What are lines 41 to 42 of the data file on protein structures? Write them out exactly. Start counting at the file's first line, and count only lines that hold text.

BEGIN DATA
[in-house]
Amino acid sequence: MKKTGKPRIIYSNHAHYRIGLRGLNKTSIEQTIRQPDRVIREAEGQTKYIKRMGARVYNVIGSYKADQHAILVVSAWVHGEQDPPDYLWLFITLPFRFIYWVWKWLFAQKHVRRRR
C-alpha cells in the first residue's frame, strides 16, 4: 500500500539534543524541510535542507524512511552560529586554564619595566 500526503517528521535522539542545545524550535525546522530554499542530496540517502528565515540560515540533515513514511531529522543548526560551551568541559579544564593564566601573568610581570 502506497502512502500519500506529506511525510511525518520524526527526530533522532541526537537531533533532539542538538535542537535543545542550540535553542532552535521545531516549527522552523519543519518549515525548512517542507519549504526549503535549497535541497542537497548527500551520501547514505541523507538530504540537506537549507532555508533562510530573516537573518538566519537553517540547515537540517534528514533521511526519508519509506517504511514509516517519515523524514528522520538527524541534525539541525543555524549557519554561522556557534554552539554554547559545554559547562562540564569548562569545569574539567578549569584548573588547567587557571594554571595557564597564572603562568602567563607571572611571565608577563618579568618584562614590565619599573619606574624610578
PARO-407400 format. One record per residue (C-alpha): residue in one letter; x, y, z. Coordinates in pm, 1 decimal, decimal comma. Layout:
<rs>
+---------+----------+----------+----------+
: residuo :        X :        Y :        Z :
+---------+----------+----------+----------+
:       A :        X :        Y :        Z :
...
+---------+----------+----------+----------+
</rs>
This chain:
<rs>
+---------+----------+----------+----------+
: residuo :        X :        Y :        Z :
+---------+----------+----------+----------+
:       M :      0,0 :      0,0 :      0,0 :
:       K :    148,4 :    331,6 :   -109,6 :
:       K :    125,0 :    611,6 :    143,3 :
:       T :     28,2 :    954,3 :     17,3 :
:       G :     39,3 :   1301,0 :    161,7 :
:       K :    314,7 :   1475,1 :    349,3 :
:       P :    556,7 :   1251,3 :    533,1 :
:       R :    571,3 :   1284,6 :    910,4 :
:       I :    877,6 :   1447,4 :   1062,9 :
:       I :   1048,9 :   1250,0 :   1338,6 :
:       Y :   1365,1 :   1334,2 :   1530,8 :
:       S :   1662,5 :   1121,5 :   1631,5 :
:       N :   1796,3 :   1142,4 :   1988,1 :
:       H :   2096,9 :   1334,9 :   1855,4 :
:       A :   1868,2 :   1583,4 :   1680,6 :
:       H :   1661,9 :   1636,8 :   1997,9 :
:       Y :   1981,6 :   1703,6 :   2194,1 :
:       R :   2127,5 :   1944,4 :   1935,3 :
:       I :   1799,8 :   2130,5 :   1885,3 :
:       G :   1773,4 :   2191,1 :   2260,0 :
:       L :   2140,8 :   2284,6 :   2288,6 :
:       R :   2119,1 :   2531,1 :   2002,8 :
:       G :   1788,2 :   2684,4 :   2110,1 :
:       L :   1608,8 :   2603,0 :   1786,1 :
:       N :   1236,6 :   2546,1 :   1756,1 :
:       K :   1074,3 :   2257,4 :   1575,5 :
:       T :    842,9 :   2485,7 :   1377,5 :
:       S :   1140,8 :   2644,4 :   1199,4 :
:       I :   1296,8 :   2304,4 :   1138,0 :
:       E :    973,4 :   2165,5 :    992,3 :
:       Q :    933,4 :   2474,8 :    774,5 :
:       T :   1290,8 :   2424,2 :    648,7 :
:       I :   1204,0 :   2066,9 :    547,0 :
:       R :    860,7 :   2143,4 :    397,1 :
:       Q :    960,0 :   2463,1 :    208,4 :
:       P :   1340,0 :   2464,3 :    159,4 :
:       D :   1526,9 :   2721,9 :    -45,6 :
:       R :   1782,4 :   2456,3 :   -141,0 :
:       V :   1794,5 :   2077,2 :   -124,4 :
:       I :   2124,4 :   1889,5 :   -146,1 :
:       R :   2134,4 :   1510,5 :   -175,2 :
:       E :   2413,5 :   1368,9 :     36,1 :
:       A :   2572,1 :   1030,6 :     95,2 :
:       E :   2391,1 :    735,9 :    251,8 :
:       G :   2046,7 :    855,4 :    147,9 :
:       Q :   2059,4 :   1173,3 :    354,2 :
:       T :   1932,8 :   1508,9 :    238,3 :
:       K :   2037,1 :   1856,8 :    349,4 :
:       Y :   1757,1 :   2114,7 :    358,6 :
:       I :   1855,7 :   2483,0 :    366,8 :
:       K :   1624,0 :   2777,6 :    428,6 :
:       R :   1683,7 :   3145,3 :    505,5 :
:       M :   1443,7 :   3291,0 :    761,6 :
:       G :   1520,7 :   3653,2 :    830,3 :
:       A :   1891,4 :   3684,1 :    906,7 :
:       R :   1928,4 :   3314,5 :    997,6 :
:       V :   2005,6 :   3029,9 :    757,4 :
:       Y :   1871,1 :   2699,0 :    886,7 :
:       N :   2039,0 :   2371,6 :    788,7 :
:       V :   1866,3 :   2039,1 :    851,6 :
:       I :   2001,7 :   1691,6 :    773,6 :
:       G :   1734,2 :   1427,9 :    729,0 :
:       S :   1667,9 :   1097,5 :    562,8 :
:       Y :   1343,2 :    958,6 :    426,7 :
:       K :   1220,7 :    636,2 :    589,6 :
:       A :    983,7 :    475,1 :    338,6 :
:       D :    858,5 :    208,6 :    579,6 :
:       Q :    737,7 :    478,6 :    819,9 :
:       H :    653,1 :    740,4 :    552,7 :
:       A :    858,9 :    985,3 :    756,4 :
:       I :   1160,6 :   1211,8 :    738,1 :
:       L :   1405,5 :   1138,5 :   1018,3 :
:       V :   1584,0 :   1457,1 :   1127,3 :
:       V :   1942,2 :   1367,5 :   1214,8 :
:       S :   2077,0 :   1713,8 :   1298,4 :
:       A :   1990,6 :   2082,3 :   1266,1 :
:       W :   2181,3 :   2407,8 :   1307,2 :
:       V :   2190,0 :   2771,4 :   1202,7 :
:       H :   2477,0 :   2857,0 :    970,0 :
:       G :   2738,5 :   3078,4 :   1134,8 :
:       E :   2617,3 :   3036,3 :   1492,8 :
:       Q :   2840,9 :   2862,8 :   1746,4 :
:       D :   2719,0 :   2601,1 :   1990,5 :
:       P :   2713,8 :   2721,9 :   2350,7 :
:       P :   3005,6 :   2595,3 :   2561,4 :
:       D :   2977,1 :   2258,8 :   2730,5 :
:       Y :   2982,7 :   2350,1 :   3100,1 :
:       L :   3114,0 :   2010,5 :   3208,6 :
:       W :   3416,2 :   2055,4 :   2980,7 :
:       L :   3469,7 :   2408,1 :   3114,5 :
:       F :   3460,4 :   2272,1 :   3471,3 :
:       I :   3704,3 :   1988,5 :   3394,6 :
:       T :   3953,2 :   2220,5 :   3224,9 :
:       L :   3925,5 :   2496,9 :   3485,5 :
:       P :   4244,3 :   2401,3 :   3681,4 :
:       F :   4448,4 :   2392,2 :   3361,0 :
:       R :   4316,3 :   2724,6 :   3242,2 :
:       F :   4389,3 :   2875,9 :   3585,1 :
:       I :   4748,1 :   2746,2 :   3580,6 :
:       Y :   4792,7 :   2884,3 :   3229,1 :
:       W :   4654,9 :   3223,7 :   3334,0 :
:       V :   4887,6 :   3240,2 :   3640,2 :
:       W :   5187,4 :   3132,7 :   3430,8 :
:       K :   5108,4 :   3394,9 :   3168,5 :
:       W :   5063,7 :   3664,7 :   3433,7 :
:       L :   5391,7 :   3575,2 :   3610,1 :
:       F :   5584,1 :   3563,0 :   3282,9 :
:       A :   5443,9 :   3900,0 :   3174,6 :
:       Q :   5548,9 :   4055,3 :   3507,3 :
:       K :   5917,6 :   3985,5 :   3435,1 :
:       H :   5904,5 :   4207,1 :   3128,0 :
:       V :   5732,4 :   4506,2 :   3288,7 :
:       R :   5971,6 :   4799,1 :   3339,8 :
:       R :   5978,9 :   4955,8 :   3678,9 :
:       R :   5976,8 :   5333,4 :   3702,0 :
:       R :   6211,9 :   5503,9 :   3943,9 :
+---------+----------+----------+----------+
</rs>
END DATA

:       L :   1608,8 :   2603,0 :   1786,1 :
:       N :   1236,6 :   2546,1 :   1756,1 :